It actually wasn’t that bad. They have a pretty cool sword that was broken intentionally before being buried. And Waterford is an important area, Viking-wise; one of the most important sites in Ireland, Woodstown, is just a few kilometers away and was discovered quite recently. Also, they’re moving to a different building in the next few months, where they’ll have room to be able to display more of their collection. I think the vast amount of stuff recovered from excavation at Woodstown (despite the fact that it was only a teeny tiny percentage of the whole site) kind of overwhelmed what started out as a smallish local museum. Expanding will probably make it a bit more impressive. There are currently exactly 12 cases in the Viking exhibit right now, all quite small and several of which only contain one or two things.
Cool stuff other than the sword included a tiny weight with a face carved on it and a bird-bone flute. I think one of the most interesting things (for me to recount, anyway) was a medieval dog collar. It’s not really something you think about or expect to find in a museum, but if you look at paintings or tapestries from the Middle Ages, you do see them, especially on aristocratic hunting dogs. I laughed, though, because the label in the case said something like, “This collar may have graced the neck of an Irish wolfhound, but was more likely worn by a greyhound” because blah blah prized by the nobility blah blah blah. And I was looking at this thing thinking, prestige value be damned, has this person ever SEEN a wolfhound up close? That collar might fit around one’s leg…
Anyhow, that was that. It was a good day, although we didn’t spend as much time in Waterford as I would have liked and I’d kind of wanted to see other things. Something I did not take into account sufficiently when thinking about the timing of my travels (and how most of them should have been undertaken earlier to avoid the cold and rain) is that it gets dark really really early now—by about five, maybe a little after. (Not “sunset is underway” at five, but “the sun is a faint glow on the horizon” at five.) I’m not sure yet how I’m going to handle that while in Dublin this weekend. I mean, although I do take some basic safety precautions, total avoidance of walking alone at night, especially in familiar areas, is clearly not usually one of them. But also, the last time I was in Dublin I had more than three extra hours per day in which that just wasn’t an issue.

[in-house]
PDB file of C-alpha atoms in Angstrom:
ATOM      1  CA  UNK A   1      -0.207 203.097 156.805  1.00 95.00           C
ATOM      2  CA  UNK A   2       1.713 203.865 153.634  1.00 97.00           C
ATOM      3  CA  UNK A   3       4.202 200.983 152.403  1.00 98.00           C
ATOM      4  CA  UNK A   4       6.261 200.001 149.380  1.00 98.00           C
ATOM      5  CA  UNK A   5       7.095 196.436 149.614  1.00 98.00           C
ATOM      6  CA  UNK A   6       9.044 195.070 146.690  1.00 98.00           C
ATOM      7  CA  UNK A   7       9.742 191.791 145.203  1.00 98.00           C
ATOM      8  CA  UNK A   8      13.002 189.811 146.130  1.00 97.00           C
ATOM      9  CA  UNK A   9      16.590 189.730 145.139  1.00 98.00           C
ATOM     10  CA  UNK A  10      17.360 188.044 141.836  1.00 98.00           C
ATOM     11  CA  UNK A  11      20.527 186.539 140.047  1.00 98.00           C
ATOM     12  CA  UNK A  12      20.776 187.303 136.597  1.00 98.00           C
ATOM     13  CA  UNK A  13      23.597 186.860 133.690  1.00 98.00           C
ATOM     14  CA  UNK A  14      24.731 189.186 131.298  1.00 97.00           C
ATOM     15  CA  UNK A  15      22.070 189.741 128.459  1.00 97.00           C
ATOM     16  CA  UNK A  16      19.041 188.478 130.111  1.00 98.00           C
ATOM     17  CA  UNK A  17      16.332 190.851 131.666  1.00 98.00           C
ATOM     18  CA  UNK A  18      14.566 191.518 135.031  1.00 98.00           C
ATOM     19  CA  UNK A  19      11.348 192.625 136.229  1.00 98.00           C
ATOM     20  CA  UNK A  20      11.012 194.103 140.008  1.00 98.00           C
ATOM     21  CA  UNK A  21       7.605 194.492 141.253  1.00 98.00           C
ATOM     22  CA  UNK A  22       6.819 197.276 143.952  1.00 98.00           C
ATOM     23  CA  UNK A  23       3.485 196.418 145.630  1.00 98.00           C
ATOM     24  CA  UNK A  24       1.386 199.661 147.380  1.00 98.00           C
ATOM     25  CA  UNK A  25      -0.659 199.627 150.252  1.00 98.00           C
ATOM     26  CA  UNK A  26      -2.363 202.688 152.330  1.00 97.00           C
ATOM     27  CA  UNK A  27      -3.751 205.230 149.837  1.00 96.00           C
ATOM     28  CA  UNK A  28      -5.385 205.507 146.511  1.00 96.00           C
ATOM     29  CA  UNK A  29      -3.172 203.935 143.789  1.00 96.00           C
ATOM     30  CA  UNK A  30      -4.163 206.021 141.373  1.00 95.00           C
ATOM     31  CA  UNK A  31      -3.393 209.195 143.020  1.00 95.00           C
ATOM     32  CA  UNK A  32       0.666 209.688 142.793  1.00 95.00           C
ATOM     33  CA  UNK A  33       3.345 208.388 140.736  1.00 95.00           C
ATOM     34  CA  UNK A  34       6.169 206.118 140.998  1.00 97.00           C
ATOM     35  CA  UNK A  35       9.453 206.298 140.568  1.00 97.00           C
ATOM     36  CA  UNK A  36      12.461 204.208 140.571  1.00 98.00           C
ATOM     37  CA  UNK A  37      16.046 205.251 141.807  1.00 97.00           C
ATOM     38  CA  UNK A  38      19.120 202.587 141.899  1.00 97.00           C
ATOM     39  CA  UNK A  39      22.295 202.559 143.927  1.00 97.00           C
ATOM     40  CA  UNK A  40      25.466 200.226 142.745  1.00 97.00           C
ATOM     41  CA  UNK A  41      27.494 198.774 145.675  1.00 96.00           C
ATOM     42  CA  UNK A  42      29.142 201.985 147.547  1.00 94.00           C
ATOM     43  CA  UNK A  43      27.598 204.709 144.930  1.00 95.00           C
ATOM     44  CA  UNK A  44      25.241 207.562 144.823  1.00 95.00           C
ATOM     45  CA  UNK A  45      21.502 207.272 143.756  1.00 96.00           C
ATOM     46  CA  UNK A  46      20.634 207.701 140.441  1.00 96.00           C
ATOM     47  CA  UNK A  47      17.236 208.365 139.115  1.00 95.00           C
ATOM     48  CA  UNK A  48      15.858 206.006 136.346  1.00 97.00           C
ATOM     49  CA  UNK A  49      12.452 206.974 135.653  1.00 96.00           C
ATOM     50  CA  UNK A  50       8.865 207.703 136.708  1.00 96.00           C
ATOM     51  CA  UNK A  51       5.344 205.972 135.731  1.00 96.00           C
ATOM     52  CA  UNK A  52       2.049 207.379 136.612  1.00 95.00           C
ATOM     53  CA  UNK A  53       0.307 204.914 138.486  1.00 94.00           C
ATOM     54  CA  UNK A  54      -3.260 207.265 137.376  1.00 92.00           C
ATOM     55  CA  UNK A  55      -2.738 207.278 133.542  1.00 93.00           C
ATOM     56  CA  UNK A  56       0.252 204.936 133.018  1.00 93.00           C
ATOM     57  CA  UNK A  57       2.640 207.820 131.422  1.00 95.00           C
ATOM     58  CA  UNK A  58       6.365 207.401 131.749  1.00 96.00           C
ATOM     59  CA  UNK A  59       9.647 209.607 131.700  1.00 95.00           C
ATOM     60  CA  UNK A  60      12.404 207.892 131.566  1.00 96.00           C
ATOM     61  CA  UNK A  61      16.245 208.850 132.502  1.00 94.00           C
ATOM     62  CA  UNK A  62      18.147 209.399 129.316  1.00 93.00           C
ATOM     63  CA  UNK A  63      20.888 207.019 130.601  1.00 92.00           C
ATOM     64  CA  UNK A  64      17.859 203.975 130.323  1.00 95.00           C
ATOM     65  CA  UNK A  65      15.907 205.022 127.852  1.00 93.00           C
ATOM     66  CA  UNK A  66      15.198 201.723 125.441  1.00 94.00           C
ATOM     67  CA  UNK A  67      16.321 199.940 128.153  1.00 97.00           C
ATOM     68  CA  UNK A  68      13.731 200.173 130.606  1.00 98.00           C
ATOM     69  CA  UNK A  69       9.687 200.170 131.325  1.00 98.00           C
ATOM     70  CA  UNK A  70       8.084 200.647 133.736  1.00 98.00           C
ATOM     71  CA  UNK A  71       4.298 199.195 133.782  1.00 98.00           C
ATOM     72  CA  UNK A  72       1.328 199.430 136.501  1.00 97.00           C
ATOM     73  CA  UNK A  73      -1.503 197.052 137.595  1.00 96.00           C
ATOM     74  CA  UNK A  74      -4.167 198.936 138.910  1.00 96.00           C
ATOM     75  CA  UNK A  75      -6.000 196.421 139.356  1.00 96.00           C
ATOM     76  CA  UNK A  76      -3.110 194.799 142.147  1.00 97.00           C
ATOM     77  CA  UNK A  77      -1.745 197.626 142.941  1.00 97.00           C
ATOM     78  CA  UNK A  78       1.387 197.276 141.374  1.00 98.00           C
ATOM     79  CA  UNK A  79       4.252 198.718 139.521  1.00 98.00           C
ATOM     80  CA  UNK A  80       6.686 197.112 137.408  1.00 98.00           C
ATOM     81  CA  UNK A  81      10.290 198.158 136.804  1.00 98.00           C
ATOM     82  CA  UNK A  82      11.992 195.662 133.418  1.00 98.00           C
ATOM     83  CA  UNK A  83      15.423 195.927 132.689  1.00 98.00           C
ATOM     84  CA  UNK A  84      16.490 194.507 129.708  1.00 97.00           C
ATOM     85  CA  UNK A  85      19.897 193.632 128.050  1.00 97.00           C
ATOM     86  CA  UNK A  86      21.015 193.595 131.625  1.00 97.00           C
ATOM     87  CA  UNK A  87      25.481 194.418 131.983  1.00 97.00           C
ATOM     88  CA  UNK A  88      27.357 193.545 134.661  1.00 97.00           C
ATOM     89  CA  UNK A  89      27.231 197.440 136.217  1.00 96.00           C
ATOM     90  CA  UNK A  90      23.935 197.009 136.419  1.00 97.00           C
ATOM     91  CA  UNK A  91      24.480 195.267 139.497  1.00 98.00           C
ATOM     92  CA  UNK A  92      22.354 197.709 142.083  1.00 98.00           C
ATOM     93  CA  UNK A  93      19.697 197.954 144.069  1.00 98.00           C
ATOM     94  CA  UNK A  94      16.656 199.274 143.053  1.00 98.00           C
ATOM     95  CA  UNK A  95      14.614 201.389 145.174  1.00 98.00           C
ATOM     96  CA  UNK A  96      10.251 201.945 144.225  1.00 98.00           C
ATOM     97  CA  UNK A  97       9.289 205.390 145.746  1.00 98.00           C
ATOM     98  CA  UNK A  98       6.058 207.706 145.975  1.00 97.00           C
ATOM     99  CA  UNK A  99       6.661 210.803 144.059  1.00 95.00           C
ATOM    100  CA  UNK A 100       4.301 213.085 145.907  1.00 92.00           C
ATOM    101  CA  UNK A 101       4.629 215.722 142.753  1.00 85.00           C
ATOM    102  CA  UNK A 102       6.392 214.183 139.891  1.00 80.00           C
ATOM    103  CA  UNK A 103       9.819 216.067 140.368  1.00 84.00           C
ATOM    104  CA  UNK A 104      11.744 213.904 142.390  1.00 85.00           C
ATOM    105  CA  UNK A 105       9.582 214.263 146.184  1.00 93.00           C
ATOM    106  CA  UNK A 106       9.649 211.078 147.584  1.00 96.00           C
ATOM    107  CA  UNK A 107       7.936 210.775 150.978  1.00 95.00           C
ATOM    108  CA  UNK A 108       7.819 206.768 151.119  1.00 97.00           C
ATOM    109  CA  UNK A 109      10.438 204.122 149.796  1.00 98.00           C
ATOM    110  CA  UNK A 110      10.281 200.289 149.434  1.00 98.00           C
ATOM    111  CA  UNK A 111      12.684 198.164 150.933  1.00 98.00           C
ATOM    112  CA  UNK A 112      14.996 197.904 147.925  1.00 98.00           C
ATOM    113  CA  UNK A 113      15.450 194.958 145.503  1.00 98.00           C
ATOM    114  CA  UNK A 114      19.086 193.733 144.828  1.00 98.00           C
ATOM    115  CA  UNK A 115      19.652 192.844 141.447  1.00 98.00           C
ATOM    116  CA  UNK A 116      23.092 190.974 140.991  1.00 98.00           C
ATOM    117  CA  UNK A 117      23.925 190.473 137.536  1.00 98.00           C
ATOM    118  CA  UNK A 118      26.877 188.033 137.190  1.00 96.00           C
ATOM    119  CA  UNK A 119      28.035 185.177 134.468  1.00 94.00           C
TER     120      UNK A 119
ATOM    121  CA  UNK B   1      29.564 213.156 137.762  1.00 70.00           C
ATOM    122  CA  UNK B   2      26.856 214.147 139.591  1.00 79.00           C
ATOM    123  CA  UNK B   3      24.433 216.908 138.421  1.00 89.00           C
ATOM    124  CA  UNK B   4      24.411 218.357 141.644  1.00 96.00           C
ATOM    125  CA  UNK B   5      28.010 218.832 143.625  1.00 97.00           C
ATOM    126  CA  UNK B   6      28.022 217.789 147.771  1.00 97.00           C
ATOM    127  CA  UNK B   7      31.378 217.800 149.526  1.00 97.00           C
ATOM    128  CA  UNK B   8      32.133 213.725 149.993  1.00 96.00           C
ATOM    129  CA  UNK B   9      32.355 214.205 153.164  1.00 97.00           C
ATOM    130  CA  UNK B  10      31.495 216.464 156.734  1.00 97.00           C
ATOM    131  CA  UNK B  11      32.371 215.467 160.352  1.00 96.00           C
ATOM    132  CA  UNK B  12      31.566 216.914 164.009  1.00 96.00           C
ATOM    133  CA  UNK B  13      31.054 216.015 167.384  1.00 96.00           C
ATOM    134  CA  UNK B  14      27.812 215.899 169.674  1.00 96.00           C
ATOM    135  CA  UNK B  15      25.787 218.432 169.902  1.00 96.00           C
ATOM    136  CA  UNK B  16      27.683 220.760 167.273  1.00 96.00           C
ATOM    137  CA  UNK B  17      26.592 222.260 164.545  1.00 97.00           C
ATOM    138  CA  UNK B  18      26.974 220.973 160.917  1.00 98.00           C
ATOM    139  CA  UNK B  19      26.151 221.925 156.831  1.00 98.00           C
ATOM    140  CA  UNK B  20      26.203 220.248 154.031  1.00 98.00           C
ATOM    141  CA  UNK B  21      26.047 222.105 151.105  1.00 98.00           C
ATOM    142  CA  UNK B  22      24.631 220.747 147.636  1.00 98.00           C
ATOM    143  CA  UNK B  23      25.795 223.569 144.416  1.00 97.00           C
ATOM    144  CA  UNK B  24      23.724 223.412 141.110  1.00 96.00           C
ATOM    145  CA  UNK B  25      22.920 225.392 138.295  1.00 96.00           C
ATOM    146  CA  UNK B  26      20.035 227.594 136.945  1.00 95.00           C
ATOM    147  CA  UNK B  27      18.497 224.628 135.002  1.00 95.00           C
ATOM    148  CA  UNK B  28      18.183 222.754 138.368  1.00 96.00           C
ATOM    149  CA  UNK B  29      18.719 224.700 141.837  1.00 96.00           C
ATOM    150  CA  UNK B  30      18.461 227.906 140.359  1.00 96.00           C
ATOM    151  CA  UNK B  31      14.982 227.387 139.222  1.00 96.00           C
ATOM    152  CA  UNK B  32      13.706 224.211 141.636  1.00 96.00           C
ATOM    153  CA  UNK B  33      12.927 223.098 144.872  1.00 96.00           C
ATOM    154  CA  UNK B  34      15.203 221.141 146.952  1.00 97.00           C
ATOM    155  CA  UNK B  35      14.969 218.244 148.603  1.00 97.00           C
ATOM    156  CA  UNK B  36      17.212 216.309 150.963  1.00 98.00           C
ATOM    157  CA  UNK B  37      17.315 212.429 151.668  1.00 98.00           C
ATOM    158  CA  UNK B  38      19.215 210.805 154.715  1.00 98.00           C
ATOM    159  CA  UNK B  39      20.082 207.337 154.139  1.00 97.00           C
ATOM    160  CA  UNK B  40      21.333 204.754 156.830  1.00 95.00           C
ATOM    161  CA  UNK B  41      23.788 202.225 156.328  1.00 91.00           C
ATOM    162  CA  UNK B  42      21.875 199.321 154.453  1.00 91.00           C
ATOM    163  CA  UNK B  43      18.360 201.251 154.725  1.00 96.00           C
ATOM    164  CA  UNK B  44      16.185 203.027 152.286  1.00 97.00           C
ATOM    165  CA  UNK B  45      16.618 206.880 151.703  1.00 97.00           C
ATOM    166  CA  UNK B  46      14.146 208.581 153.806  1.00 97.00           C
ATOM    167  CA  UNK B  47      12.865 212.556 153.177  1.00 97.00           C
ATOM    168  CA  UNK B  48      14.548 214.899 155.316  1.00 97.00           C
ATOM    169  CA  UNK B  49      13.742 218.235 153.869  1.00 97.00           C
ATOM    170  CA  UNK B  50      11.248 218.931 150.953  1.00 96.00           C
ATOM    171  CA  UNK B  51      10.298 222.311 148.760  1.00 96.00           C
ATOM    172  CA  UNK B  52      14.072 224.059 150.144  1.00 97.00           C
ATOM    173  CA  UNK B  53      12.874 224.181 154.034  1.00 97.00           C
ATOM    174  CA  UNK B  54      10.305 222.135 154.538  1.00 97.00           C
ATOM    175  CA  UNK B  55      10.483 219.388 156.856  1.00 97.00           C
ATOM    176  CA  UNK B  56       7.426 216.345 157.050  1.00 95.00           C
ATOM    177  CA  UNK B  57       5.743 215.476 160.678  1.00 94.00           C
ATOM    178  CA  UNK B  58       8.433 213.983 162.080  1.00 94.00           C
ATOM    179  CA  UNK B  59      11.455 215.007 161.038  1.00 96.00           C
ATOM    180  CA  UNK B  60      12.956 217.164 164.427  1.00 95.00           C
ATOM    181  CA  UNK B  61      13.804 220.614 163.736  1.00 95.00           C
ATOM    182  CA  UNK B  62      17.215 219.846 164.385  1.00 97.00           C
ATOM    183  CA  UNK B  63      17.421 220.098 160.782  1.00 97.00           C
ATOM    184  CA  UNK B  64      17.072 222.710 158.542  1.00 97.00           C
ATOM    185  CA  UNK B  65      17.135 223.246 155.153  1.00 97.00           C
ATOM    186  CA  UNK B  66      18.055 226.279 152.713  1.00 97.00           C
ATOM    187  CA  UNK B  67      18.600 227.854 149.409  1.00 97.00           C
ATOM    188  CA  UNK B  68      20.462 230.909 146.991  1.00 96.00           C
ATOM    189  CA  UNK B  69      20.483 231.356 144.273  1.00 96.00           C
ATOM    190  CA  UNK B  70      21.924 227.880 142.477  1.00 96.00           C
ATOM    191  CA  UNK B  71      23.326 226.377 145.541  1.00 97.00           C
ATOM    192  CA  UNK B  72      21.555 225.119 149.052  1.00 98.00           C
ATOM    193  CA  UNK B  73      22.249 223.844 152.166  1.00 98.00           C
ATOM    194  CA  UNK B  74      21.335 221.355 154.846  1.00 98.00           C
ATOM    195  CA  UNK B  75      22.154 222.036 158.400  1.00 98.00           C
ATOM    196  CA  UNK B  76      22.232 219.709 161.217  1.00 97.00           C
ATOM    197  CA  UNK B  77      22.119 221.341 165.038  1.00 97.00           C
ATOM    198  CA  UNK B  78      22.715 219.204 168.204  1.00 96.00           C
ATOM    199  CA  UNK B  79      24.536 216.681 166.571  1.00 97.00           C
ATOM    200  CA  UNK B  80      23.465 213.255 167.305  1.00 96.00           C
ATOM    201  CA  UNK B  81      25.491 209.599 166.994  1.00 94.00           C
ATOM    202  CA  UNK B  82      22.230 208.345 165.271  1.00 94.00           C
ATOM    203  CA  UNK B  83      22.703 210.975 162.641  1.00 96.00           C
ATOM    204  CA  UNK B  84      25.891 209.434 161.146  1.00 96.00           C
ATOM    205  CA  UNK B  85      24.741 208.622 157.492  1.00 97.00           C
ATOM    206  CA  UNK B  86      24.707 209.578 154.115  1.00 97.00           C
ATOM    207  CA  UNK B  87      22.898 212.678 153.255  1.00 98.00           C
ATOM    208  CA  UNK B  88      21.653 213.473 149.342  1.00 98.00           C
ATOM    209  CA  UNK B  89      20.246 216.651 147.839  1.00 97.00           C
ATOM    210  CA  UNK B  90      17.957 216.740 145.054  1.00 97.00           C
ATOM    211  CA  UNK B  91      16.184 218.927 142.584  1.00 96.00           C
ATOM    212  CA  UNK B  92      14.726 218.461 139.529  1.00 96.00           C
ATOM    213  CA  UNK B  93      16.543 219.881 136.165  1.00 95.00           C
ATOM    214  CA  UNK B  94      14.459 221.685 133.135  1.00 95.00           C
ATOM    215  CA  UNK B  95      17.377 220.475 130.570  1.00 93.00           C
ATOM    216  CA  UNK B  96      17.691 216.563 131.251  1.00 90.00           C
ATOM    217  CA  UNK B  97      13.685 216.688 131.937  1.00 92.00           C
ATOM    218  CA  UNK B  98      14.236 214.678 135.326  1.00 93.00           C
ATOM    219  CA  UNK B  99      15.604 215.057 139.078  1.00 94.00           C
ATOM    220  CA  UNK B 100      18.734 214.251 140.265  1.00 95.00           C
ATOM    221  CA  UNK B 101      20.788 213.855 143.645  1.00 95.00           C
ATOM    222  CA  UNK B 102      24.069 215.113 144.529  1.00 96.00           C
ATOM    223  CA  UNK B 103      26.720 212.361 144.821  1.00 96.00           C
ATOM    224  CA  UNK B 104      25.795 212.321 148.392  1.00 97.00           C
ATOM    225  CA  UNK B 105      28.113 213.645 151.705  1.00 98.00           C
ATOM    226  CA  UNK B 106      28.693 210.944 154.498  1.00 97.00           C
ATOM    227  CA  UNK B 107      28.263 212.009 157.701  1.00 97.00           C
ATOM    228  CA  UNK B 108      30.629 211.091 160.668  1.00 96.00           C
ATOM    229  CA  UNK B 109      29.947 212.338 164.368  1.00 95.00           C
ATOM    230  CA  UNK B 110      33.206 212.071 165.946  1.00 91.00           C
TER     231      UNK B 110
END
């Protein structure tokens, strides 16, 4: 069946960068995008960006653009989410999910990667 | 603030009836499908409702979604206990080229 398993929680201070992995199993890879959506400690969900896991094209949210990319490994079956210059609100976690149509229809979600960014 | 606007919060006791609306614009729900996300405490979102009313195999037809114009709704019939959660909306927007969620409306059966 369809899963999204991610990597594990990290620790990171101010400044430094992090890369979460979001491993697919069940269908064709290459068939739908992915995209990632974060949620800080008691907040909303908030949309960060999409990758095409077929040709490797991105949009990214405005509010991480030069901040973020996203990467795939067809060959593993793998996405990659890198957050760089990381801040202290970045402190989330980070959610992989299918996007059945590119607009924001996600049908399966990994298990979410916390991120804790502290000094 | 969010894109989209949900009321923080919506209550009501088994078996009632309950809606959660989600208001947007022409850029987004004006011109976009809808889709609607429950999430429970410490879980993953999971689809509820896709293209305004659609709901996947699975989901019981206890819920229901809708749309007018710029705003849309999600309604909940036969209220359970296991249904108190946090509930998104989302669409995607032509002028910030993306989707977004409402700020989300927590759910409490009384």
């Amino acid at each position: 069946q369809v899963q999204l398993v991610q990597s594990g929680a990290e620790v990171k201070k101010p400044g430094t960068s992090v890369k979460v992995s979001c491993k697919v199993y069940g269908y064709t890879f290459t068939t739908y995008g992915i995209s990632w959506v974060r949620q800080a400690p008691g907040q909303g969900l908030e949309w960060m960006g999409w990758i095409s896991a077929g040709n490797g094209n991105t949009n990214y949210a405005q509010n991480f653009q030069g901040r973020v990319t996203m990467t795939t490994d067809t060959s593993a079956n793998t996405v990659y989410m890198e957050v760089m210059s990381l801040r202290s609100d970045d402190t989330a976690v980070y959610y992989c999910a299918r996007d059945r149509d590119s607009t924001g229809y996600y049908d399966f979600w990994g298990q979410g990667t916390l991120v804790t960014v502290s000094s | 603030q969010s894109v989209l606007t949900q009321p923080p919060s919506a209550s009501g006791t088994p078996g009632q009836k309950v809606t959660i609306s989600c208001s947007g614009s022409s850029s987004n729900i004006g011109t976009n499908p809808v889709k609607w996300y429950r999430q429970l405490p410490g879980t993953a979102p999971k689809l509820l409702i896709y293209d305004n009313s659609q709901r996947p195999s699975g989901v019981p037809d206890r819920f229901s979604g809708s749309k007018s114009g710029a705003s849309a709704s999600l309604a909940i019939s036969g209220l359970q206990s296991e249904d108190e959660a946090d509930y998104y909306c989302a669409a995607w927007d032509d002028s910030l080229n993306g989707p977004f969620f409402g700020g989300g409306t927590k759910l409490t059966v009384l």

Also… that was three months ago. Holy crap.
I think just in the last week or so almost all of the visiting students had the sudden realization of how close this is to being over.
* term apparently coined by Tomás (who taught my Early Start archaeology class), which I think is pretty significant and which I did not know until now
** I don’t care how many of these things I visit or how often they’re discussed in my classes or even how closely they’re associated specifically with church sites, I cannot see one without thinking of Rapunzel. Especially if the pointed roof is still intact.
*** The one Biblical scene, other than the Adams & Eves and Adorations of the Magi that pretty much everyone recognizes, common in medieval art that I seem to be able to consistently identify is the Judgment of Solomon. I’m not sure whether it’s a particularly obvious scene or this says something about me. I’m also good at spotting Abraham Sacrificing Isaac, so whatever the explanation, it must have something to do with babies and knives.
**** This phrase always strikes me as a somewhat non-specific way of describing students who are older than the typical college age range (more of a non-description, actually), although perhaps part of its appeal is the subtle implied insult towards traditional undergraduates.